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If you already think developers have created too many iPhone games (there are 49,000 of them), just wait until user-generated games take off. GameSalad hopes to usher along the era of user-generated apps with its new GameSalad Studio, which makes it easier for people to create, test, and distribute their iPhone games.
The Austin, Texas-based company says that no programming knowledge is necessary for people to use its tools and create their own apps that run on iOS, Apple’s operating system that runs on the iPhone, iPod Touch and iPad. The studio tool combines GameSalad Creator, GameSalad Viewer, and GameSalad Direct all in a single suite. Users pay no fees until they decide to publish their games. A small fee covers the cost of submission. Free games require no extra fee, while paid games require a revenue split.
The goal is to remove barriers to entry for making games, just as YouTube lowered the barriers for creating and uploading user-generated videos. GameSalad provides developers with analytics so they get insight into how well their games are doing on the App Store.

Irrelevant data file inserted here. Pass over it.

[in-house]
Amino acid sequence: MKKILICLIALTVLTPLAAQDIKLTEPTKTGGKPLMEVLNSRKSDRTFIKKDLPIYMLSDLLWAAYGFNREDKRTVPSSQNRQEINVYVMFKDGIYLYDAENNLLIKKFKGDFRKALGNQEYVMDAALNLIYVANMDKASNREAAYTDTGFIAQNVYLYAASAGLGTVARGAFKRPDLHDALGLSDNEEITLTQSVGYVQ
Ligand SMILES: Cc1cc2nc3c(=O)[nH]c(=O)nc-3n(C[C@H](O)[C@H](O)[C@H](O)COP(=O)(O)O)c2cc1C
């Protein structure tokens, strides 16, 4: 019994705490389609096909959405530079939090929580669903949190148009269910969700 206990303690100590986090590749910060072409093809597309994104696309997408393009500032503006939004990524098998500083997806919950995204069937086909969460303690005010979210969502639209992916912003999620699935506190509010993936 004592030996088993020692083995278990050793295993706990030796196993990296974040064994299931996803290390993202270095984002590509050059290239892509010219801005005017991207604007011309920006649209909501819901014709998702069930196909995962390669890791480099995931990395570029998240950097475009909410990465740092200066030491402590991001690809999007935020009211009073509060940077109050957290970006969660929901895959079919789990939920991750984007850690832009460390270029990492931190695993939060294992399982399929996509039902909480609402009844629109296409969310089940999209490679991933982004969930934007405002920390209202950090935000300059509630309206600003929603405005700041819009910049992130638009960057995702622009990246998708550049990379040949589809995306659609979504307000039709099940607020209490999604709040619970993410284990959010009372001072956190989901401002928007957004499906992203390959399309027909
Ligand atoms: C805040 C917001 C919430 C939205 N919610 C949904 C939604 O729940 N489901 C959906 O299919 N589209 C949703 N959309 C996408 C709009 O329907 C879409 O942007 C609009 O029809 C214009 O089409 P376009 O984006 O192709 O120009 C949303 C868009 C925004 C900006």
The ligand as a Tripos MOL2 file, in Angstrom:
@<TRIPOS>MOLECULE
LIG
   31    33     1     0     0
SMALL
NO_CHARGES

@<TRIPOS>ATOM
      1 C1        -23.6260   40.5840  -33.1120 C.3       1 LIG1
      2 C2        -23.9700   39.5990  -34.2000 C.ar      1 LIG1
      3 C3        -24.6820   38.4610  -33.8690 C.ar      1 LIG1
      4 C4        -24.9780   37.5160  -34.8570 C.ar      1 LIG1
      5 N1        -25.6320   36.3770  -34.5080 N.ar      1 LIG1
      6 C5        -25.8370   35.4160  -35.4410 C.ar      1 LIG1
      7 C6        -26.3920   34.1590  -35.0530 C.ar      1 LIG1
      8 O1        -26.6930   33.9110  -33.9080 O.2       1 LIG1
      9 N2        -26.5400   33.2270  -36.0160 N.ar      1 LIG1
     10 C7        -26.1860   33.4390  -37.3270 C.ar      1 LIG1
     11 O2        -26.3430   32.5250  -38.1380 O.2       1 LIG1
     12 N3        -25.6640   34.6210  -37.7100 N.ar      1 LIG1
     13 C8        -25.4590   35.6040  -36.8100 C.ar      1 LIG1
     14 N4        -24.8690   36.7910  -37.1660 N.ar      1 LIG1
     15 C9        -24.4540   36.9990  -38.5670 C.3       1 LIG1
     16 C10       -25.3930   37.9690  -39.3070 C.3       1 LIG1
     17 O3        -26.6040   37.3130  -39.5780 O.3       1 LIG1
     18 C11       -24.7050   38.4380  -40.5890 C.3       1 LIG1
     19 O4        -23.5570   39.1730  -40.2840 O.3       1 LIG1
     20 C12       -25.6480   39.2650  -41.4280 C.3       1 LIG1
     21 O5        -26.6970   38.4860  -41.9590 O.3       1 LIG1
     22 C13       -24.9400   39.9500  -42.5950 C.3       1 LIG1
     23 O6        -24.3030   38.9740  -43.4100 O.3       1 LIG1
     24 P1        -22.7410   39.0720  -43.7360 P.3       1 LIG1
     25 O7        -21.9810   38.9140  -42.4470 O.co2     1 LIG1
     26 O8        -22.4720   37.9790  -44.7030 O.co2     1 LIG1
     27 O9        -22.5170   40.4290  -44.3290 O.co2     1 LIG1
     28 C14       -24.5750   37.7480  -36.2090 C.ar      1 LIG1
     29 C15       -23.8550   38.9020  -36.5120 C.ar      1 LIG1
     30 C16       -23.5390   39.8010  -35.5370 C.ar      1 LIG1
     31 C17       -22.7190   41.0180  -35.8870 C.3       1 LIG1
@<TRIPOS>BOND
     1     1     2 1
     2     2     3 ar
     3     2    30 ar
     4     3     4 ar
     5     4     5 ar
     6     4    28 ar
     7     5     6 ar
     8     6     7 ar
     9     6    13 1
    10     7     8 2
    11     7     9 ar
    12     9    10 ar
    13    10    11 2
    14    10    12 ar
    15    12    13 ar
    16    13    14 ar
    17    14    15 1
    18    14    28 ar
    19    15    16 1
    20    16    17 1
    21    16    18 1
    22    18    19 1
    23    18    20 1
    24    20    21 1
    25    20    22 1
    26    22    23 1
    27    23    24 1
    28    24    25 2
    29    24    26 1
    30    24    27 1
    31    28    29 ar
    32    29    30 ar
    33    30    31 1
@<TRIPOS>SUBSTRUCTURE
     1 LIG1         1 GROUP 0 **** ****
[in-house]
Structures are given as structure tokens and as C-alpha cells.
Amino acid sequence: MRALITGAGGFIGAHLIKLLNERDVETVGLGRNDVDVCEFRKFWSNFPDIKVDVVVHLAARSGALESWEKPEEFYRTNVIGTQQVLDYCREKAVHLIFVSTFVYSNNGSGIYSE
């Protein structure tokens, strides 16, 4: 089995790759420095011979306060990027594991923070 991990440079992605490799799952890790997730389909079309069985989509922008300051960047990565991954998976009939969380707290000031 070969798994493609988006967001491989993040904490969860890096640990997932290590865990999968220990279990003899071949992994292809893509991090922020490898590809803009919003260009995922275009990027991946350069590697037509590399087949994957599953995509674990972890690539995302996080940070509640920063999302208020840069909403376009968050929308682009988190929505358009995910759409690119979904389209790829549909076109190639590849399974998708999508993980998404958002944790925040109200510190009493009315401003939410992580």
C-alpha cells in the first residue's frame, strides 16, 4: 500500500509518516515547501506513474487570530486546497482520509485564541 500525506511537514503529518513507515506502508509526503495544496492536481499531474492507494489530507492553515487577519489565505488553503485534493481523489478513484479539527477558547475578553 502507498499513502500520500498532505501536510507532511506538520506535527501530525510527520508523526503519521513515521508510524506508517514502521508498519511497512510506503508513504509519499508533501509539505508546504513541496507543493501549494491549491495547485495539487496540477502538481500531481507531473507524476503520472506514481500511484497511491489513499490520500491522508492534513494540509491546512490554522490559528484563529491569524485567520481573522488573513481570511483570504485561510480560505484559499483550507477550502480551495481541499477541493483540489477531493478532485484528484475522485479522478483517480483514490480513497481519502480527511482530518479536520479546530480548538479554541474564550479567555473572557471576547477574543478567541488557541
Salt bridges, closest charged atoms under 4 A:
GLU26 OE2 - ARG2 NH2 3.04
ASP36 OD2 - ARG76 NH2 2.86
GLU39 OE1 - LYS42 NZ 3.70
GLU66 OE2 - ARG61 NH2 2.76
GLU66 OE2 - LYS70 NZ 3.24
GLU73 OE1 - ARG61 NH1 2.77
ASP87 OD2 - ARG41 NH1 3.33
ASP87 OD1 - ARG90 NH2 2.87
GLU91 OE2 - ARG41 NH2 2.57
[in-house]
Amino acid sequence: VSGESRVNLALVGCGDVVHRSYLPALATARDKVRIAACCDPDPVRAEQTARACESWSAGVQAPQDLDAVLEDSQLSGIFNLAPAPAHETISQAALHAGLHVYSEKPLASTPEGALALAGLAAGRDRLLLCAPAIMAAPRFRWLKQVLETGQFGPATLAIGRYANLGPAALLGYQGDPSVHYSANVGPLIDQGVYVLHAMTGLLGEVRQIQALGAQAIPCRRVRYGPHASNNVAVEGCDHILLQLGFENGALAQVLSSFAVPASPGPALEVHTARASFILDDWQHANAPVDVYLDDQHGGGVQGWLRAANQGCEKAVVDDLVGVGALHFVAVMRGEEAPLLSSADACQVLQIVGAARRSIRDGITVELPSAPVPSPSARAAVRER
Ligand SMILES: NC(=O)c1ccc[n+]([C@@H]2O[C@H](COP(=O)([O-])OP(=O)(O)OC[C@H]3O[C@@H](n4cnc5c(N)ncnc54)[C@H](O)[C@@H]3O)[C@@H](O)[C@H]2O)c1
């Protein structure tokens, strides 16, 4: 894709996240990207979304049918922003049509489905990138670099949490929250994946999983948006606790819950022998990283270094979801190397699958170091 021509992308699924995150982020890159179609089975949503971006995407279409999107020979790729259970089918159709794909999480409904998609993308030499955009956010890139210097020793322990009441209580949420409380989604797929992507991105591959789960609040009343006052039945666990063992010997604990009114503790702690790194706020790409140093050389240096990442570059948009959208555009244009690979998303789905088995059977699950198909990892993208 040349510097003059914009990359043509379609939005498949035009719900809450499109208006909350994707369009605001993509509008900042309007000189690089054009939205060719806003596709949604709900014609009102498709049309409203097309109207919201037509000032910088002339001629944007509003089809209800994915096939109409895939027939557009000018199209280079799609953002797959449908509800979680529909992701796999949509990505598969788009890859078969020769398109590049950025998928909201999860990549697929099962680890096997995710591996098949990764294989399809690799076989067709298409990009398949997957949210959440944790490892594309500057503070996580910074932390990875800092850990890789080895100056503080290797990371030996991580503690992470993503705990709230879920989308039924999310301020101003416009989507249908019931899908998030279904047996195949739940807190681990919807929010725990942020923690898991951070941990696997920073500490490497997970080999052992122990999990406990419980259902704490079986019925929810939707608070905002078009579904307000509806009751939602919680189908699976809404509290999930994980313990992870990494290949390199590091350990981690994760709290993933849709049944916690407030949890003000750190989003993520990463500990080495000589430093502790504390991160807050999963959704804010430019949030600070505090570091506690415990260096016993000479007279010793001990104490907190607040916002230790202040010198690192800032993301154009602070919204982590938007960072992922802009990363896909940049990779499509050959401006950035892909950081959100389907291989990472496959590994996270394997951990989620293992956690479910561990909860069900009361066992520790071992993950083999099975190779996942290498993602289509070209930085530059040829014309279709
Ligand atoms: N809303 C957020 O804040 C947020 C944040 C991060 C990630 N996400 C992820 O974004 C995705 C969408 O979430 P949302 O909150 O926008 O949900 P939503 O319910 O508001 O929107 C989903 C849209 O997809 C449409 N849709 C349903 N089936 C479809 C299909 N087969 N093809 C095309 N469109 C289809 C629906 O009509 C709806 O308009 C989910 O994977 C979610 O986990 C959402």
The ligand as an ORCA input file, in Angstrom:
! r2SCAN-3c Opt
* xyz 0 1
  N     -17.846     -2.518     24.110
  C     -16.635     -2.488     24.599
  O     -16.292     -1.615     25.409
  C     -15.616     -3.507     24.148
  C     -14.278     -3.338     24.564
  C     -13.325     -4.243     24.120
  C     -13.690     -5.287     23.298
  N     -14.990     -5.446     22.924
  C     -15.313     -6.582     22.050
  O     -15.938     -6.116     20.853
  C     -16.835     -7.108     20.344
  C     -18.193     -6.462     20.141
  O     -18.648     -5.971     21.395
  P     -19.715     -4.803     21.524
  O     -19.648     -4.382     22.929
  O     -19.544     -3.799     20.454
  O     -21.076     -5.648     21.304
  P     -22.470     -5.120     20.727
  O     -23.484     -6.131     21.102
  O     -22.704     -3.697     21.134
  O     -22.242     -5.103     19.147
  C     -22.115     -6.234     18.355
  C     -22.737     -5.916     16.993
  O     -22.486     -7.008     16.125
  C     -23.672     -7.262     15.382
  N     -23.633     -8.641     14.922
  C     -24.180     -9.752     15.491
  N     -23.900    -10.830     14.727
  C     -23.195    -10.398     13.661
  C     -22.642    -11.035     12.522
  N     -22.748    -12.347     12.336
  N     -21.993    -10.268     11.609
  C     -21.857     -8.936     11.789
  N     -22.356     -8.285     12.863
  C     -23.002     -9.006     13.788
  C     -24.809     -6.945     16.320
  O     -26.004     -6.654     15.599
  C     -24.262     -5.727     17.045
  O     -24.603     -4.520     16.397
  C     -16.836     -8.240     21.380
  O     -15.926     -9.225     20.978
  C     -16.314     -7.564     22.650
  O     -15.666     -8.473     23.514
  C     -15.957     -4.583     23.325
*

Another new tool, GameSalad Accelerator, lets top-performing game makers connect with brands and other services targeted at developers.
In other news, the company named Frank Coppersmith to the post of chief operating officer. He will report to chief executive Michael Agustin. Coppersmith was previously vice president of finance and administration for Challenge Online Games, which was acquired by game maker Zynga in May.
GameSalad, previously known as Gendai Games, raised $1 million earlier this year from DFJ Mercury, Steamboat Ventures, DFJ Frontier and ff Asset Management. The company competes with high-end sophisticated 3D tools from Unity Technologies.
Getting content noticed is a challenge for everyone making apps. Join us at DiscoveryBeat 2010 and hear secrets from top industry executives about how to break through and profit in the new cross-platform app ecosystem. From metrics to monetization, we’ll take an in depth look at the best discovery strategies and why they’re working. See the full agenda here. The conference takes place on October 18 at the Mission Bay Conference Center in San Francisco. To register, click here. Hurry though. Tickets are limited, and going fast.